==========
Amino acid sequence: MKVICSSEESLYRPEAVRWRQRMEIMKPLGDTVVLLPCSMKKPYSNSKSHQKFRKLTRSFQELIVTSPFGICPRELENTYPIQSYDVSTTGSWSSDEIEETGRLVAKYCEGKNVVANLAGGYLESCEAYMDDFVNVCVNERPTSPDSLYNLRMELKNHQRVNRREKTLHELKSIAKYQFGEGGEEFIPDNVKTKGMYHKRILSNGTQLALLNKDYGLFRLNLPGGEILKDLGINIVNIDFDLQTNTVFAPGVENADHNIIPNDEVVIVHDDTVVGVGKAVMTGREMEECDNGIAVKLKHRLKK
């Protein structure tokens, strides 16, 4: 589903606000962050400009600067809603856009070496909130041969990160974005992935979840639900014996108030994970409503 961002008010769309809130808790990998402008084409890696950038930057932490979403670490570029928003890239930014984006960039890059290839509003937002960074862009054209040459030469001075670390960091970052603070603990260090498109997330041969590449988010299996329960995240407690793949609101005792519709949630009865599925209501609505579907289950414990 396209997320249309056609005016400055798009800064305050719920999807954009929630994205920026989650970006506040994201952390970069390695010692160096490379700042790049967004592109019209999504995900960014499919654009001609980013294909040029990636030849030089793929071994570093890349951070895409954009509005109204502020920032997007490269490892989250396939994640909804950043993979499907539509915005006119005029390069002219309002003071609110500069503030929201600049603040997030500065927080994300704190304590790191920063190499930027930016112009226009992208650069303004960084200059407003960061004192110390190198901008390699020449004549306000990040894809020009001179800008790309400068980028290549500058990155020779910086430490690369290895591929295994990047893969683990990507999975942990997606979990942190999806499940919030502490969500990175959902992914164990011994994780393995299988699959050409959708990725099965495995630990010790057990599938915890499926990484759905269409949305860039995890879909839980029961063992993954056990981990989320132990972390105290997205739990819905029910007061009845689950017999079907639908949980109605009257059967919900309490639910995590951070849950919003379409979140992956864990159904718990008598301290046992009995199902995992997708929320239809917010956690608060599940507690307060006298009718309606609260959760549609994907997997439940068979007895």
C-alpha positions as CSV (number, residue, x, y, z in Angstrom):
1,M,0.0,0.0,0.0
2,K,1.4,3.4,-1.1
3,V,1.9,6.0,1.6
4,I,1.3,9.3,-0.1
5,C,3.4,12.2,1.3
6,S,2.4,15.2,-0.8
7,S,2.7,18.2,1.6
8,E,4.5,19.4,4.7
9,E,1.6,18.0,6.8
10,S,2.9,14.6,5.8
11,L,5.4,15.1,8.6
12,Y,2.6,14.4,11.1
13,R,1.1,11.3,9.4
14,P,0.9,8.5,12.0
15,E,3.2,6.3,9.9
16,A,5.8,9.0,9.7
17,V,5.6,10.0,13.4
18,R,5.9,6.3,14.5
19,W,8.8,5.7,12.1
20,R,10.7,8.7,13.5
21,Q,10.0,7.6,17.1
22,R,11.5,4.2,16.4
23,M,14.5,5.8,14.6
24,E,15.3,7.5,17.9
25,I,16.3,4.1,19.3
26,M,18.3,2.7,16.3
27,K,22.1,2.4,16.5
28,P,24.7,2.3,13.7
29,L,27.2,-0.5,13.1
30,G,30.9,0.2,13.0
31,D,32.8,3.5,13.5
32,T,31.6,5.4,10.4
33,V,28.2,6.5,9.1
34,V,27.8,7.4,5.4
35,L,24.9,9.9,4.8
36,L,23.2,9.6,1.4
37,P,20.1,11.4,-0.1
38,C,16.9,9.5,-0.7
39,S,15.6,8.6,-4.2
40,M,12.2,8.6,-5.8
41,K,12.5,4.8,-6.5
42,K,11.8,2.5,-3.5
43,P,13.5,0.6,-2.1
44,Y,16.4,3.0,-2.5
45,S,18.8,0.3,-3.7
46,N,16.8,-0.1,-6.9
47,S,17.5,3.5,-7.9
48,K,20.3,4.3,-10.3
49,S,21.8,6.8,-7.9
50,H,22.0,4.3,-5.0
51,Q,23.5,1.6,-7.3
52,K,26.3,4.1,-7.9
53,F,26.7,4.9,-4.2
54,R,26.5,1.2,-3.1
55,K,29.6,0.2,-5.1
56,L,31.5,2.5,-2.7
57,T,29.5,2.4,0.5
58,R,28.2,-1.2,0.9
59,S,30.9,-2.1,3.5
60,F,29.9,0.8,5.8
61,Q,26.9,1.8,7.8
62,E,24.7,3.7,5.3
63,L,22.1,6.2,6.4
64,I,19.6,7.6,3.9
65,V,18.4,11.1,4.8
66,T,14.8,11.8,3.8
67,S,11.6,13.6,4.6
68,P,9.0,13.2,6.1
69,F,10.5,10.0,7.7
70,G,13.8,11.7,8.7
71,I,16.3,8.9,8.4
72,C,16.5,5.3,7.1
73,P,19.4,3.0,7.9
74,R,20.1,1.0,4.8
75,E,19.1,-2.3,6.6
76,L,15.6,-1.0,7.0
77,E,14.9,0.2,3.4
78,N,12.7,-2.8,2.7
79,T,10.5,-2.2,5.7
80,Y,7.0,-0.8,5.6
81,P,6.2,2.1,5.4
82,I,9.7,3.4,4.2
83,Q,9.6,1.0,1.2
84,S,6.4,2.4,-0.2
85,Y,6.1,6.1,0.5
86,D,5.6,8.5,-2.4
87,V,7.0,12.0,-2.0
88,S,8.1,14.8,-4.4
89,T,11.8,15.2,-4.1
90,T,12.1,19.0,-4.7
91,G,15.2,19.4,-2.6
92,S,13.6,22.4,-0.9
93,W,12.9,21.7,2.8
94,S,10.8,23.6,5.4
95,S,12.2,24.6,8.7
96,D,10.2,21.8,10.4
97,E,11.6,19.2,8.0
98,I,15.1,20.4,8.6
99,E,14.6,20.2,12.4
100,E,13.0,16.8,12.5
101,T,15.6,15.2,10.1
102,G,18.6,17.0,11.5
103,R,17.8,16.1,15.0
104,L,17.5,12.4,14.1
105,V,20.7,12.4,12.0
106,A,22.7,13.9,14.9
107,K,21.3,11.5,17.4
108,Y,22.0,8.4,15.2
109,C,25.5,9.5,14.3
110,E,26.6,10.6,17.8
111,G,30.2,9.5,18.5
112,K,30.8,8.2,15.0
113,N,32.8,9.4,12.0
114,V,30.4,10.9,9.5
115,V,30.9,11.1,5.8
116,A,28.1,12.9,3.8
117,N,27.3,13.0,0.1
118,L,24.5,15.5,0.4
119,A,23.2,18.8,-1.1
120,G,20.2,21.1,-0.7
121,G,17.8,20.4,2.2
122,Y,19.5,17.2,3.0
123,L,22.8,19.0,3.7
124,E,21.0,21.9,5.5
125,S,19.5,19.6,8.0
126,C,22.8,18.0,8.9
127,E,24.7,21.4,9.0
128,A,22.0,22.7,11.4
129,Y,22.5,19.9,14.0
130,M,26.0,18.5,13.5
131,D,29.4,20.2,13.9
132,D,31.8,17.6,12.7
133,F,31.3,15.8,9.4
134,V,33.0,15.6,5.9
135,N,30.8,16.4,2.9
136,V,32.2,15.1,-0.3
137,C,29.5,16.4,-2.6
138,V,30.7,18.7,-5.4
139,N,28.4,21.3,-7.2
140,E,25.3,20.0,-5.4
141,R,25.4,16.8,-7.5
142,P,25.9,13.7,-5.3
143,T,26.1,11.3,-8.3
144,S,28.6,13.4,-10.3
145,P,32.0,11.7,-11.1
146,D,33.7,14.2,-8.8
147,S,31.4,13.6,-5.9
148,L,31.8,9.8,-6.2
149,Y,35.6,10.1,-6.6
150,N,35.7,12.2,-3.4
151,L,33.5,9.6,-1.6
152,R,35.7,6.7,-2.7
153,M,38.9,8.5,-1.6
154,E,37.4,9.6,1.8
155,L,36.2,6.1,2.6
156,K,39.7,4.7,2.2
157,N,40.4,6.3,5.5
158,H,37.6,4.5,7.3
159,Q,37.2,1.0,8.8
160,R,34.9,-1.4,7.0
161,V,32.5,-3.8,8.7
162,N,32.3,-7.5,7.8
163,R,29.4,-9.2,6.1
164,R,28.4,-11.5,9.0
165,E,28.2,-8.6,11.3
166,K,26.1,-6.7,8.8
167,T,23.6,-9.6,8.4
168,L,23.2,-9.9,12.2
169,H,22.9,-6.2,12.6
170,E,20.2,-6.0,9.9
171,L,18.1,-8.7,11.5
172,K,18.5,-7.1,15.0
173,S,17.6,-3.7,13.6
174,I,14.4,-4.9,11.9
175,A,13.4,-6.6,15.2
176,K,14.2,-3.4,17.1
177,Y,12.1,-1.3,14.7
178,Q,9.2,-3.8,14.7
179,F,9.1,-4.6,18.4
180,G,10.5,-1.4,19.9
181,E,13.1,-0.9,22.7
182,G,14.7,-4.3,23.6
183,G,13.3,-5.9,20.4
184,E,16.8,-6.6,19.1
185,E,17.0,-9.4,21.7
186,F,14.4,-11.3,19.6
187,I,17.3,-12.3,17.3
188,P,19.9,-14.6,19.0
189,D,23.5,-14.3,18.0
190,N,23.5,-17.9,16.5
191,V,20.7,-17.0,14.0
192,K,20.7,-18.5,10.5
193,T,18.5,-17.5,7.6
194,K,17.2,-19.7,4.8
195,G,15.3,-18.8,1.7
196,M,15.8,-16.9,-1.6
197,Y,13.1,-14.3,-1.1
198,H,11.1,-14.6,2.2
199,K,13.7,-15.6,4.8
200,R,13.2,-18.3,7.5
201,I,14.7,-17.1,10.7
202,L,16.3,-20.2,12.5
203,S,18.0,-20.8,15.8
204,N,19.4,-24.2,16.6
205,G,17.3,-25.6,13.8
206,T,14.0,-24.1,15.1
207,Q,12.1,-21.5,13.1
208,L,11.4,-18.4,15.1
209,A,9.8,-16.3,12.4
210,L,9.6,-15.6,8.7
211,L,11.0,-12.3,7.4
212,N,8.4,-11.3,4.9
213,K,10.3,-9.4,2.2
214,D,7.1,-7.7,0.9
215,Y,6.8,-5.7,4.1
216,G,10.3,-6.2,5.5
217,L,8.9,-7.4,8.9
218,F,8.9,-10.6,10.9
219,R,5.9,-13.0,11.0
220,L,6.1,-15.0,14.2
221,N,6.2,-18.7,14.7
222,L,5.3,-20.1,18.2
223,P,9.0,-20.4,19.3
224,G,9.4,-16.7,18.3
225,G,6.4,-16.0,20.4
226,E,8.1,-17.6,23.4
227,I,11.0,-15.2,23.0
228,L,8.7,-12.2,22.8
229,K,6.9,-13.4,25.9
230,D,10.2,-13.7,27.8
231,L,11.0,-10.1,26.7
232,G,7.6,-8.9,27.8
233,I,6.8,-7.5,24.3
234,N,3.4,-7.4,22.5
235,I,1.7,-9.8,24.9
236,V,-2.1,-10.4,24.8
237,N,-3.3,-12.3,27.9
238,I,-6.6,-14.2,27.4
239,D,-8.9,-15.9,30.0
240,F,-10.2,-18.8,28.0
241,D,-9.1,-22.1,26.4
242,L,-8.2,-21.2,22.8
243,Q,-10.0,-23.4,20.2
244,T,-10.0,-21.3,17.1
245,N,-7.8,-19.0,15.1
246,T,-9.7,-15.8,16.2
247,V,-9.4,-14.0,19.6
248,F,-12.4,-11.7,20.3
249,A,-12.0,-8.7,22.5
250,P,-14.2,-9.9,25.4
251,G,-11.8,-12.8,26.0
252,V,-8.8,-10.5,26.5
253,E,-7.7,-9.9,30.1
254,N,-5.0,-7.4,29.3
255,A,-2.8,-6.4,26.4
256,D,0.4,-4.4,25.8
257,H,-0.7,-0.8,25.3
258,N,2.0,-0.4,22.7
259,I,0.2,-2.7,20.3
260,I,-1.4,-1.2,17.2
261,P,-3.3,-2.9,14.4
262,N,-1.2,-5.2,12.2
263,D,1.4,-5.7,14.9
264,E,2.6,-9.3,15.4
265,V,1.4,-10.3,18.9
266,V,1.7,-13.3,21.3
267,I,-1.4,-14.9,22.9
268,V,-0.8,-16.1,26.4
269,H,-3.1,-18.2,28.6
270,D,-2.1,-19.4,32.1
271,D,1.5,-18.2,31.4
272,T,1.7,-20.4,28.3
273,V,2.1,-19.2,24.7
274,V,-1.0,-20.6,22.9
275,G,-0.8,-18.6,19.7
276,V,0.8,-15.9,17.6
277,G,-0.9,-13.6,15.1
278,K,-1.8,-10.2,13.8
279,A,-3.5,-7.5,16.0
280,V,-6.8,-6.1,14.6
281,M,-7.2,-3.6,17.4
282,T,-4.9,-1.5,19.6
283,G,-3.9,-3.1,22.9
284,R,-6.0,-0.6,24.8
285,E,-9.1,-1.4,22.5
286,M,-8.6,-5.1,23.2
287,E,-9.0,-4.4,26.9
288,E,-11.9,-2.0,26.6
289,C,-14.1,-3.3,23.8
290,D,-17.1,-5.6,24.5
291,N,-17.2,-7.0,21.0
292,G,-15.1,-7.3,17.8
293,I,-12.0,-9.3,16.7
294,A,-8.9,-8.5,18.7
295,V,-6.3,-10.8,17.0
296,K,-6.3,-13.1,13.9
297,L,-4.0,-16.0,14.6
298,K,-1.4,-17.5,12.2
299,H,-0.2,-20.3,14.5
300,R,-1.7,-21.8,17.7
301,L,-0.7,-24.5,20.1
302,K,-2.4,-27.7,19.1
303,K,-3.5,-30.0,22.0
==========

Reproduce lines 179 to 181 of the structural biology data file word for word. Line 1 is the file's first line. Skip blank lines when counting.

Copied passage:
176,K,14.2,-3.4,17.1
177,Y,12.1,-1.3,14.7
178,Q,9.2,-3.8,14.7